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Tuesday, June 23, 2015

Badasses of the Bronze Age: Analysis of Andronovo, Battle-Axe, Corded Ware and Sintashta genomes - part one


From the Eneolithic to the Middle Bronze Age vast areas of Northern Europe and Central Asia were inhabited by a series of highly mobile and innovative groups that mostly relied on pastoralism for subsistence and, judging by their warlike grave goods, didn't mind a bit of biffo.

In Europe, where they first appeared, their archeological remains are generally classified as part of the Corded Ware Culture (or its Battle-Axe and Single Grave offshoots), and in Asia, where they expanded rapidly from the Trans-Urals to the Pamirs and south Siberia, as part of the Sintashta, Petrovka and Andronovo cultures.

It's likely that these groups had a profound impact on the Bronze Age world, including on Mycenaean Greece and Hittite Anatolia. The Sintashta Culture, for instance, is credited with the development of the spoked-wheel chariot, which became widely used in warfare all the way from Egypt to China.

Unfortunately, a lot of nonsense has been written on this topic in the past. In my view, one of the most sensible and up do date sources currently online is the thesis The Origin and Spread of the War Chariot by Elias Manuel Morgado Pinheiro.

Indeed, the obvious awesomeness of these ancient people has stirred much controversy about their origins and legacy. The academic consensus is that they were closely related, and that at least some of their ancestors were early Indo-Europeans from Eneolithic Eastern Europe. But a few archeologists have argued that the Corded Ware Culture was native to Central Europe, and others that the Sintashta population arrived in the Trans-Urals from Iran or even Syria.

Moreover, linguists generally consider the Sintashta/Andronovo people as the most likely candidates for the Proto-Indo-Iranians, and thus the precursors of the Indo-Aryans. But this is contested by many Indologists, who prefer to see the deepest roots of the Indo-Iranians closer to India and often oppose the idea of an Aryan conquest of South Asia during the Bronze Age.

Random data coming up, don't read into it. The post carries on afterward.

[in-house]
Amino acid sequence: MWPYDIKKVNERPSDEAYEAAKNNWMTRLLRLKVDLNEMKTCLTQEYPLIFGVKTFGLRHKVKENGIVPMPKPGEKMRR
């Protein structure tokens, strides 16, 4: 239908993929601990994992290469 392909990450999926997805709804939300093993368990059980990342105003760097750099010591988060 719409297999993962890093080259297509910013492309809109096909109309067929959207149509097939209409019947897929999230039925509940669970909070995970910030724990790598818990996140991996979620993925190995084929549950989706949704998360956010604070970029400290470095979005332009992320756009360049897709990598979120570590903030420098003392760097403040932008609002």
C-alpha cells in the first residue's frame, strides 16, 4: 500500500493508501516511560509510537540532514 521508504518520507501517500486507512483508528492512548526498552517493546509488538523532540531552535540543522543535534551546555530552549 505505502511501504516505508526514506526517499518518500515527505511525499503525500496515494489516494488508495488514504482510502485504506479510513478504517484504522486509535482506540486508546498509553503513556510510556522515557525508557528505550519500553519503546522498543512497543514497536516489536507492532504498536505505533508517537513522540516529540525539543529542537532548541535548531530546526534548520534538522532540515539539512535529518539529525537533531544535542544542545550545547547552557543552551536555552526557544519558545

In the near future, probably within the next couple of years, ancient genomics will leave very little room for debate in these matters and the arguments will cease, at least in mainstream academia.

But we already have a reasonable collection of ancient DNA from the relevant archeological cultures. Does it back the general consensus? Let's take a look, starting with the Y-chromosome data sorted by culture and chronology. The bracketed numbers are the sample sources, which are listed at the bottom of the post.

Corded Ware, Germany, 4600 BP, Individuals 2,3,4 [1], R1a
Corded Ware, Germany, 4348 BP, I0104 [3], R1a
Corded Ware, Germany, 4161 BP, RISE434 [4], R1a
Corded Ware, Germany, 4124 BP, RISE436 [4], R1a
Corded Ware, Poland, 4117 BP, RISE1 [4], R1b?
Corded Ware, Germany, 4015 BP, RISE446 [4], R1a
Corded Ware, Poland, 3762 BP, RISE431 [4], R1a

Battle-Axe, Sweden, 4025 BP, RISE94 [4], R1a
Battle-Axe?, Sweden, 3736 BP, RISE98 [4], R1b

Sintashta, Trans-Urals, Russia, 3775 BP, RISE386 [4], R1a
Sintashta, Trans-Urals, Russia, 3626 BP, RISE392 [4], R1a

Andronovo, South Siberia, Russia, 3600 BP, S07 [2], C
Andronovo, South Siberia, Russia, 3600 BP, S10 [2], R1a
Andronovo, South Siberia, Russia, 3600 BP, S16 [2], R1a
Andronovo, Altai region, Russia, 3119 BP, RISE512 [4], R1a

Fascinating stuff. Keep in mind also that at higher resolution, most, if not all, of these R1a lineages are actually R1a1a1, which is estimated to be only around 5,000-6,000 years old based on full Y-Chromosome sequences. In other words, these groups were certainly closely related, and in large part the descendants of a patriarch who lived no earlier than the Middle or even Late Neolithic.

Now, based on that list it might seem as if both R1a and Corded Ware were indeed native to North-Central Europe. But this is not so.

R1a appears to be an Eastern Hunter-Gatherer (EHG) marker that in all likelihood failed to penetrate west of present-day Ukraine until the Late Neolithic, because it's missing in all the relevant samples before this period. So it probably first arrived in Central Europe with the Corded Ware people. We know that the Corded Ware people were foreign to Central Europe because their genome-wide genetic structure is starkly different from that of the Middle Neolithic farmers who lived there before them.